Reference : Supporting Grocery Shopping to Achieve a Healthy and Sustainable Diet – How Developin...
Dissertations and theses : Doctoral thesis
Social & behavioral sciences, psychology : Theoretical & cognitive psychology
Supporting Grocery Shopping to Achieve a Healthy and Sustainable Diet – How Developing a Behavioural Theory Informs Dynamic Smartphone Applications
Blanke, Julia mailto [University of Luxembourg > Faculty of Humanities, Education and Social Sciences (FHSE) > >]
University of Luxembourg, ​​Luxembourg
Docteur en Psychologie
Vögele, Claus mailto
[en] Behavioural Models ; Health ; Sustainability ; Smartphone Application Design ; Grocery Shopping ; High Performance Cycle ; Action-Regulation Theory ; Social Cognitive Theory ; Theory of Planned Behaviour ; Self-Determination Theory
[en] Health and sustainability are becoming increasingly important in current lifestyles. In this context healthy and sustainable grocery shopping is one key aspect to facilitate a balanced and environmentally friendly diet. Many people are interested in changing their habits to become healthier and to consider their impact on the environment through the choices they make. But many do not consider where a healthy and sustainable diet starts. In other words, people frequently have a vague idea that grocery shopping is an important aspect of a healthy and sustainable lifestyle, but they lack sufficient knowledge and action plans to act accordingly. Therefore, the observable behaviour in many cases shows what is called the intention-action/behaviour gap, the attitude-behaviour gap, or the knowing-doing gap (Ajzen, 2016; Grunert, 2011; Hoek, Pearson, James, Lawrence, & Friel, 2017; de Schutter, 2015; Bailey & Harper, 2015).
To break this deadlock people, who are interested in such a lifestyle change, need the required information and support to create appropriate action plans to lead them through their grocery shopping without incurring excessive cognitive impact. The risk of such cognitive strain is that people give up easily on their good intentions and fall back into old unhealthy or environmentally impacting habits. Smartphones are ubiquitous and therefore could potentially solve many of these problems, but the design of suitable applications is mostly ad-hoc and not based on thorough modelling. On the other hand, existing behavioural models are considered to be too static and not up to the task of dynamically assessing and influencing behaviour as would be required by a smartphone-based intervention (Riley, et al., 2011; Spruijt-Metz & Nilsen, 2014).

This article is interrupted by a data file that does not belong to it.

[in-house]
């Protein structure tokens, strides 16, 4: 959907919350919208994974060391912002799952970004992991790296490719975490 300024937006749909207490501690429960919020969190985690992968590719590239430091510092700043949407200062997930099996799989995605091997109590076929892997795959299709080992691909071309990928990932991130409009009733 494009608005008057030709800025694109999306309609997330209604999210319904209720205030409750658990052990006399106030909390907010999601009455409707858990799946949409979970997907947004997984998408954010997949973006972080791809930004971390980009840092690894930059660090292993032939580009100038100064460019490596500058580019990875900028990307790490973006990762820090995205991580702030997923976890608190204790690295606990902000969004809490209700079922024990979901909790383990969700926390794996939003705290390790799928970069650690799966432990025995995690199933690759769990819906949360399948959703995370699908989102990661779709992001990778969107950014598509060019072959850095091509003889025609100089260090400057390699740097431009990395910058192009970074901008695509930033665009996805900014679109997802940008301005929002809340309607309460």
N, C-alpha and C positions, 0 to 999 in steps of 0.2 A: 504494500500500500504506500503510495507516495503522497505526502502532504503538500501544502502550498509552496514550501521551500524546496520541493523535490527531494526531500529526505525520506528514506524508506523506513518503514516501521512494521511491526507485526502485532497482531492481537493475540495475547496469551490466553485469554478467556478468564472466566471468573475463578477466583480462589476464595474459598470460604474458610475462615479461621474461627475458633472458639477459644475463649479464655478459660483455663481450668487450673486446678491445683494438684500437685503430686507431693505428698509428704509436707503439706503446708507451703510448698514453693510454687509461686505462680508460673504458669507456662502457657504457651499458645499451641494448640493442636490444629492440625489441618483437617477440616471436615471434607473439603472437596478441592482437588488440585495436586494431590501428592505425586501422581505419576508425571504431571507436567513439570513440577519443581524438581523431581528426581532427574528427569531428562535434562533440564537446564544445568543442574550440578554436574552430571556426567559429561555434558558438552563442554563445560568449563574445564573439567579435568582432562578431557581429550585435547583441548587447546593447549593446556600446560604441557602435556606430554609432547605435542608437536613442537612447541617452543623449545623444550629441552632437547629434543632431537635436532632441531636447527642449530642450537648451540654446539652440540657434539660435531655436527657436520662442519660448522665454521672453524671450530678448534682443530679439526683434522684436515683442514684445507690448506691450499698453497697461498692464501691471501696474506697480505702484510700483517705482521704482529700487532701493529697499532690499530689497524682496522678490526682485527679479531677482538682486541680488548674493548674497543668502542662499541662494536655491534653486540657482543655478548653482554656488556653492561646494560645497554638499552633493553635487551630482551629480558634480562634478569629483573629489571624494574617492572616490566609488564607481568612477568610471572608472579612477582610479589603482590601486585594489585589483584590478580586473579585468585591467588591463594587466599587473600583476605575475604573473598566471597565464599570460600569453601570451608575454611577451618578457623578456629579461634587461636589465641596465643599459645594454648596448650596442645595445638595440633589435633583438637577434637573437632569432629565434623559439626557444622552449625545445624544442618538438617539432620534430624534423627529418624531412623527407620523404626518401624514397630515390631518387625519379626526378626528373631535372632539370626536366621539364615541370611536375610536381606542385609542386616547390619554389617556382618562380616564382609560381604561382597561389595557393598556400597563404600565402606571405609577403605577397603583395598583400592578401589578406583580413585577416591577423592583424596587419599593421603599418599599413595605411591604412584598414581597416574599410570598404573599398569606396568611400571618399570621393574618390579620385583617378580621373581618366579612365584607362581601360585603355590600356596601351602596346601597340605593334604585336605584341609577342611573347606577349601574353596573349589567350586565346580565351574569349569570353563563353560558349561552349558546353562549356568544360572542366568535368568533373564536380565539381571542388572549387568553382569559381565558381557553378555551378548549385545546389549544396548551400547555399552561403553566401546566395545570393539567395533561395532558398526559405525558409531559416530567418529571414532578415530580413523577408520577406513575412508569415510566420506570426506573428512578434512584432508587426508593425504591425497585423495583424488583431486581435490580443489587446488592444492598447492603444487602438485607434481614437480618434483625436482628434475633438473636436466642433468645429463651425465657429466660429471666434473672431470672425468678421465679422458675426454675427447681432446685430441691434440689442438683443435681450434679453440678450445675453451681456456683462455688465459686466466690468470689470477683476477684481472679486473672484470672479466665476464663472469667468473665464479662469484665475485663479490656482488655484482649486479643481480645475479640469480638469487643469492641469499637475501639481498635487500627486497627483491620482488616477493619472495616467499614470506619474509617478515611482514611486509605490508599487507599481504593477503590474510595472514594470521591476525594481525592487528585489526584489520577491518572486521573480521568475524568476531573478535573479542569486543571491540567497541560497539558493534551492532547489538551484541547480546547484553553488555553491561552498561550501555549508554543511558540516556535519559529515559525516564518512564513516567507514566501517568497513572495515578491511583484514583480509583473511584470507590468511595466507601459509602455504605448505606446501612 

To address these problems this work proposes three major contributions: first, a novel comprehensive model of behaviour built on well-established theories used in psychology and the social science. The novelty is the consistent integration of well-proven pre-existing theories into one single comprehensive model that aims to capture the benefits and tries to overcome the limitations of each base theory. Based on this model, the second contribution of this work is the evaluation of motivation and intention to buy healthy and sustainable groceries. It has been found that health is more important than sustainability in this regard, and that health-related goals are easier to act on than sustainability related goals resulting in a bigger intention-action gap for sustainable grocery shopping. To address these issues, the third major contribution of this work is a model-derived design framework for smartphone-based interventions that provides comprehensive guidelines for developing applications to assess and support a specific behaviour, such as grocery shopping, while at the same time aiming at addressing a superordinate issue, such as health and sustainability.

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